Abandoned Cabin 21 © Sue Schlabach

I drive by this alpine meadow near my house most days and see a shingled roof up there through the trees. I’ve been so curious about this cabin since glimpsing it for the first time last year.

So a few weeks ago I was traveling past mid-morning on a weekday and I had my camera with me. The day was golden and the cabin was calling.

Abandoned Cabin 18 © Sue Schlabach

Abandoned Cabin 02 © Sue Schlabach

I was out of my car and through the tree line by the roadside before I’d thought it through. I was in flip flops—not the best—but the meadow wasn’t too high, so I wandered up the hill to the cabin—heart racing a little at my bold trespass. At that moment I was a 12 year old again, walking the long driveway to an abandoned house with my childhood friend. The house was a big old plastered farmhouse with broken windows and rotten porches. It lay below a ridge line where the owner was purported to live. Local kids gossiped that the owner watched the house with binoculars, and as we walked the long driveway, we felt his eyes drilling into us.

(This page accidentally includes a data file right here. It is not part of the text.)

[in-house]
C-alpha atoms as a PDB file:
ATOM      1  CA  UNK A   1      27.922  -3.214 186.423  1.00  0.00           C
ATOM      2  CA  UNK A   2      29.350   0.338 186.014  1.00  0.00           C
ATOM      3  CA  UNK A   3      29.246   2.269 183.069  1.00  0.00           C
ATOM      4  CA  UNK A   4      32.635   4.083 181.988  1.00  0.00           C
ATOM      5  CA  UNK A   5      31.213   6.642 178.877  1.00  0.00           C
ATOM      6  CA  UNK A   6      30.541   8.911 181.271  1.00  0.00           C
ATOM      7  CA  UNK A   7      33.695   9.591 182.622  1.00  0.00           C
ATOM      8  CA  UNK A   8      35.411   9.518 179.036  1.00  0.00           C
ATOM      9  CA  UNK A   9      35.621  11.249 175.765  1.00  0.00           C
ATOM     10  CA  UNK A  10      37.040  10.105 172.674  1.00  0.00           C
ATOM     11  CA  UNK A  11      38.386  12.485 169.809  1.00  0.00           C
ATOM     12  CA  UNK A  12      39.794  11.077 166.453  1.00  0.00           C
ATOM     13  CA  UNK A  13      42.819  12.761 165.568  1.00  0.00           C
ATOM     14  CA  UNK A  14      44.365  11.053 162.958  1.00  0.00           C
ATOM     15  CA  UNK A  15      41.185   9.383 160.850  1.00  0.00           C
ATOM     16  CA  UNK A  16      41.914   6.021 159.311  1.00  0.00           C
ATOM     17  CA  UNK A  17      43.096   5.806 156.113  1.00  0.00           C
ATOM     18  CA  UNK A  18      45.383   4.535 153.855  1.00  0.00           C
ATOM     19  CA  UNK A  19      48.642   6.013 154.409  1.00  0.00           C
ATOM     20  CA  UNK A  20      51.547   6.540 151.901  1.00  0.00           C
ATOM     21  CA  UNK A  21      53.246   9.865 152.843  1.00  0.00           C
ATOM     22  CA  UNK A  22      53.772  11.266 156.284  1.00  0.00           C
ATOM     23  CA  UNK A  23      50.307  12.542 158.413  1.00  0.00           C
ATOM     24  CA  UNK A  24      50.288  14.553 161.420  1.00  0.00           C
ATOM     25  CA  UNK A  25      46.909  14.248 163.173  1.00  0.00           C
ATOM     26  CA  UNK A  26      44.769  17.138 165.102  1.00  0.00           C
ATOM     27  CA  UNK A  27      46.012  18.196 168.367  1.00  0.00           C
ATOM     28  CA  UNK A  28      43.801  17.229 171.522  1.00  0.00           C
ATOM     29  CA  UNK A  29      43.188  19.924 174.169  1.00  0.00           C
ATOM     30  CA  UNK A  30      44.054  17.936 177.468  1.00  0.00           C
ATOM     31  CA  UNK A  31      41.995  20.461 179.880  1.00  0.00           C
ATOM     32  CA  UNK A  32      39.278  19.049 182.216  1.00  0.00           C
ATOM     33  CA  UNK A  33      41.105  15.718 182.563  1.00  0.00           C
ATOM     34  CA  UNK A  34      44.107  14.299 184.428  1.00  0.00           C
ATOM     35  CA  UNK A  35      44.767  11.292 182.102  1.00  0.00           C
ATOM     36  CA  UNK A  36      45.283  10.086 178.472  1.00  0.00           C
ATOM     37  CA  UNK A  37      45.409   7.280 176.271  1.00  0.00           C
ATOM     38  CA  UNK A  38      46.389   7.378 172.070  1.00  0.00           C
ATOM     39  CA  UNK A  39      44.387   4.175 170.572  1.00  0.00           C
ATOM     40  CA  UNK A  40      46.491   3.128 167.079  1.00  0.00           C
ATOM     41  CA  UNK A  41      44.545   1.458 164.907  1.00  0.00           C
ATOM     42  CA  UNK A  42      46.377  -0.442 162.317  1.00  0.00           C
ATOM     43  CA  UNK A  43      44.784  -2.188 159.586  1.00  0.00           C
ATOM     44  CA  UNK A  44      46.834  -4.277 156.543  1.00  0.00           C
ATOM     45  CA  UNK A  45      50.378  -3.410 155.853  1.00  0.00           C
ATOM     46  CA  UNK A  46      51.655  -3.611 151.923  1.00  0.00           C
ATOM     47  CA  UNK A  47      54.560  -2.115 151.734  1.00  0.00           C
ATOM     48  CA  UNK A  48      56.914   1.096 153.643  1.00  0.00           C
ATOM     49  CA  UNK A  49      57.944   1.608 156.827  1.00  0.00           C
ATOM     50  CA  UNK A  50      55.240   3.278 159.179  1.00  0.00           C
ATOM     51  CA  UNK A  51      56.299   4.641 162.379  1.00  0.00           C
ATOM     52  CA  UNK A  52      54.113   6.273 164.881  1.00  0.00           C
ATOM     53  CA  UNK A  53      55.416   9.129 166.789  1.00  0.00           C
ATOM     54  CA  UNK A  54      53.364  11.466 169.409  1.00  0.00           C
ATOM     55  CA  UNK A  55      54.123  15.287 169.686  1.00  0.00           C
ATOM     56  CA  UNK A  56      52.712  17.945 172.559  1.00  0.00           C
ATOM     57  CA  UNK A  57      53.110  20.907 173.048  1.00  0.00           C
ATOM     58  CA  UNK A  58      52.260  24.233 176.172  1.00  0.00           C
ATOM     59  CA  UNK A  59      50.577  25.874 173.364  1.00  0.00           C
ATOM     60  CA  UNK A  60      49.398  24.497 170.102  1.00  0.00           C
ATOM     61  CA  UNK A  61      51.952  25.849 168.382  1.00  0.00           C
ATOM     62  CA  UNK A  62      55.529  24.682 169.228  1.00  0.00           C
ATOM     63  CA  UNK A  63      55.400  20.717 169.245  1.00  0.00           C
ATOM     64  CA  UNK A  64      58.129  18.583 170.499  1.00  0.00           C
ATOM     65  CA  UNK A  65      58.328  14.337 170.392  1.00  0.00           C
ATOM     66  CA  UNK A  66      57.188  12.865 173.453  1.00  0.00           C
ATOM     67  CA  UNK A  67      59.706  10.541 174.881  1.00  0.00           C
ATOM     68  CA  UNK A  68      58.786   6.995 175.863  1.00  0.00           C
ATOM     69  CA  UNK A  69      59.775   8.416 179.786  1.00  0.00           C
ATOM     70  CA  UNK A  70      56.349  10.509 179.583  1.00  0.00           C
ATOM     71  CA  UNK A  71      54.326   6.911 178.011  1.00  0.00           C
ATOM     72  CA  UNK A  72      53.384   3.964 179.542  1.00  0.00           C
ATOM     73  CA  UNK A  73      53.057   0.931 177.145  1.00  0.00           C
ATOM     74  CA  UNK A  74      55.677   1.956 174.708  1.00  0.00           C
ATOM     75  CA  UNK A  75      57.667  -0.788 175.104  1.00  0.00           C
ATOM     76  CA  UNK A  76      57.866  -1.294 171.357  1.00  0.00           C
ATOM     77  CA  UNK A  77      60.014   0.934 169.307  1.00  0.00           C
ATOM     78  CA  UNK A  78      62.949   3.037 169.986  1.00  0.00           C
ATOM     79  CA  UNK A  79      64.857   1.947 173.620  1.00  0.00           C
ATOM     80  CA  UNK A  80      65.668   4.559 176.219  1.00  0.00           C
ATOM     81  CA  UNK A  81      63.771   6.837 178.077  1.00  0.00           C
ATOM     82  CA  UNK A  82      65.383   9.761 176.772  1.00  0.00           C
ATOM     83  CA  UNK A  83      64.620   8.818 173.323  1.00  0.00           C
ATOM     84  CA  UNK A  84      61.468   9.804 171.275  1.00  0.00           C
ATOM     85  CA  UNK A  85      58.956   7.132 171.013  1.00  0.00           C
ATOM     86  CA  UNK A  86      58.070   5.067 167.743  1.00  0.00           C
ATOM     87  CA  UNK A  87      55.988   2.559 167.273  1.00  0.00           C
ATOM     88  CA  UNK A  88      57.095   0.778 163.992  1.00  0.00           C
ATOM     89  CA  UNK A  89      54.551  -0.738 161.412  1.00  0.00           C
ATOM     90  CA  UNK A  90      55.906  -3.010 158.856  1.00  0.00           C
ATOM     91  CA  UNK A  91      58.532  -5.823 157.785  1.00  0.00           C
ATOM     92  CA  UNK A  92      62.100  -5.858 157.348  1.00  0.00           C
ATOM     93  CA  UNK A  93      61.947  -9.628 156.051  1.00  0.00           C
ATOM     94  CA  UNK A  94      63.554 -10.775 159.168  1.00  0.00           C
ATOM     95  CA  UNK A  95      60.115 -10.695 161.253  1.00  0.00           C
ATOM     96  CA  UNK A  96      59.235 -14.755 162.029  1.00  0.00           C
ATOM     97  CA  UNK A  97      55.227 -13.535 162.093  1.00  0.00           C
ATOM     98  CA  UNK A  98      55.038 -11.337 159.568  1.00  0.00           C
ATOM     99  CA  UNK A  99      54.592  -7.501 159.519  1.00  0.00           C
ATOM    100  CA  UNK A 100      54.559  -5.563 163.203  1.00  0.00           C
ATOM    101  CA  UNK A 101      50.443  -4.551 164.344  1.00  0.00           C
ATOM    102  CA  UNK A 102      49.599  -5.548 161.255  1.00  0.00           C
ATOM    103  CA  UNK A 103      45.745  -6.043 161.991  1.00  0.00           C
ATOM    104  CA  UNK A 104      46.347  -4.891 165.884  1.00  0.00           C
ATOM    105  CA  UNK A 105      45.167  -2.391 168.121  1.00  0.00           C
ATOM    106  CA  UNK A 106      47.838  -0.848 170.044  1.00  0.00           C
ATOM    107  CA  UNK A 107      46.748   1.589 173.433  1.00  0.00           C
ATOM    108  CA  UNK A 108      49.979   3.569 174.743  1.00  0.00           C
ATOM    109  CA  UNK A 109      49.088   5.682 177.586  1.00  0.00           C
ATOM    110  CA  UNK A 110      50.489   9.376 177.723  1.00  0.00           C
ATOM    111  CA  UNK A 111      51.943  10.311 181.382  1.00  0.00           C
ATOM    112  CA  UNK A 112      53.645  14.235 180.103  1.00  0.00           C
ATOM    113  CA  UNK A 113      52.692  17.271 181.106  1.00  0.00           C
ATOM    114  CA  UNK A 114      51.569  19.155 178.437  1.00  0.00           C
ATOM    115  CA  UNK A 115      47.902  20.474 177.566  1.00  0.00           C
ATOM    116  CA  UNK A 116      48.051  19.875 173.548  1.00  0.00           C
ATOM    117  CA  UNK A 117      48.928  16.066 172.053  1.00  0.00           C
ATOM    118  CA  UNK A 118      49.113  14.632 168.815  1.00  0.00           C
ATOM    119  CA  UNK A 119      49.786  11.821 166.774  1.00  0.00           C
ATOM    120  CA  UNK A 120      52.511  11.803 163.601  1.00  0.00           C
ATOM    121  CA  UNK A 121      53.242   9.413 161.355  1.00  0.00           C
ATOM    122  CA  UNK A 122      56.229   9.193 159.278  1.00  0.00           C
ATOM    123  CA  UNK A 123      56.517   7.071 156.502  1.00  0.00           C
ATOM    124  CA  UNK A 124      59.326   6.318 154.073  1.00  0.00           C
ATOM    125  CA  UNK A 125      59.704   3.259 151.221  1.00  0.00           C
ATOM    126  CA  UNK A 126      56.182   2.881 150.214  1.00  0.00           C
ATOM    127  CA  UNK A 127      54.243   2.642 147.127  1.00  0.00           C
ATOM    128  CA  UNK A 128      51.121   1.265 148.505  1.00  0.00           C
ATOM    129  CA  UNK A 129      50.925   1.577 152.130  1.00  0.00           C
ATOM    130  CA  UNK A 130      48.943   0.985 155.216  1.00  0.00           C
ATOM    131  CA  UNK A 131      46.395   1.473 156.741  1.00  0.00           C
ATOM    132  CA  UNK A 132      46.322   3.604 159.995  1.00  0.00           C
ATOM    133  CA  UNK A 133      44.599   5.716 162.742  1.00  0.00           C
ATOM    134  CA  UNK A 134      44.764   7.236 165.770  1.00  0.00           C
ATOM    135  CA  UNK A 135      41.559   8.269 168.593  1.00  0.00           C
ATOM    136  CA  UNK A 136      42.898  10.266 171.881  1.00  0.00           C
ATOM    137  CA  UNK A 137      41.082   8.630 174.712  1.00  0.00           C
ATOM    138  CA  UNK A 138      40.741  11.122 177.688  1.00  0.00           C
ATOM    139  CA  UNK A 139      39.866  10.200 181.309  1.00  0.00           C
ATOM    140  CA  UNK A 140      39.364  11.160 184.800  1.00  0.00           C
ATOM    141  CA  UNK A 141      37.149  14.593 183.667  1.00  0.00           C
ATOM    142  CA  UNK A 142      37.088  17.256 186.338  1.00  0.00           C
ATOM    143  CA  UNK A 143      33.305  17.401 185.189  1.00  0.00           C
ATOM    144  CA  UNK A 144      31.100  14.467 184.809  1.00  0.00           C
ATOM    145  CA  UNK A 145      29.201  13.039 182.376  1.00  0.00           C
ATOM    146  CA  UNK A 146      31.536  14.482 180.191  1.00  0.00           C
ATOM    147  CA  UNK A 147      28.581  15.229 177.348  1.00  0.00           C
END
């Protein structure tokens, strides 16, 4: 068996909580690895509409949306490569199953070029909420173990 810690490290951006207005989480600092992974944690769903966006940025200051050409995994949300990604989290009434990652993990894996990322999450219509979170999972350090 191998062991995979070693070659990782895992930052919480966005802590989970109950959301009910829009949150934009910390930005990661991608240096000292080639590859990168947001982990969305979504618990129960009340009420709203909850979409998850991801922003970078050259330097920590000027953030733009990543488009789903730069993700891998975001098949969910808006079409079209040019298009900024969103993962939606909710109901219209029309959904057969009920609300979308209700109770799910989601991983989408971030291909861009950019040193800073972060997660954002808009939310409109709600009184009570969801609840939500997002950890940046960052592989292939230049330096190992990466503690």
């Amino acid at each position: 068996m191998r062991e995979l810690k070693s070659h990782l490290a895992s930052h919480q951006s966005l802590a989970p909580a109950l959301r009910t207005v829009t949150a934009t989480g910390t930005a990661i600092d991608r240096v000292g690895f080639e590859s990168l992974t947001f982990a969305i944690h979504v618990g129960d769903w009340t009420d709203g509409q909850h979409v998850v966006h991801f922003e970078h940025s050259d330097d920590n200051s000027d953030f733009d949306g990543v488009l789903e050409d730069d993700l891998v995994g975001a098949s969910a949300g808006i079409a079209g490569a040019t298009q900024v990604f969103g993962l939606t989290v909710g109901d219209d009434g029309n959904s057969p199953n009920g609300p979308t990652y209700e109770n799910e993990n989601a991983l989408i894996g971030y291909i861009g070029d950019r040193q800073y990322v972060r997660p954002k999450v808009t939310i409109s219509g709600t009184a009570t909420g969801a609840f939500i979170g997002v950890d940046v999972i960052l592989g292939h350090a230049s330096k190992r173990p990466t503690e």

We went room by room in the downstairs, each creaky floorboard making us jump. The stairs were questionable, but we took them, staying close to the edges where they seemed more secure. The rooms were musty and mousy. There was very little to find other than a few empty bottles and cigarette butts from teenagers who were curious like us. I do remember the old moldings and big wide window frames. I remember looking past the neglect to how lovely the whole place could have been with care.

Abandoned Cabin 03 © Sue Schlabach

Abandoned Cabin 08 © Sue Schlabach

Back in the here and now, I’ve walked through hawkweed and clover, daisies and ferns and here is this shuttered cabin. There is wood on the porch. A sign that someone has been here in the last few years, but the wood is gray and brittle—its usefulness fading just like the worn cloth on the gorgeous pillow I see on the porch. New boards on the steps suggest that the place isn’t totally neglected. But the big rotten hole in the porch itself signaled abandonment.

Abandoned Cabin 12 © Sue Schlabach

Abandoned Cabin 15 © Sue Schlabach

Abandoned Cabin 19 © Sue Schlabach

The doors and windows are shuttered tight, so maybe someone will come back and give this little place an airing and spend a few nights. I’d love a glimpse inside. But I’m not that bold. I’ll just have to imagine it.

Abandoned Cabin 16 © Sue Schlabach

Abandoned Cabin 06 © Sue Schlabach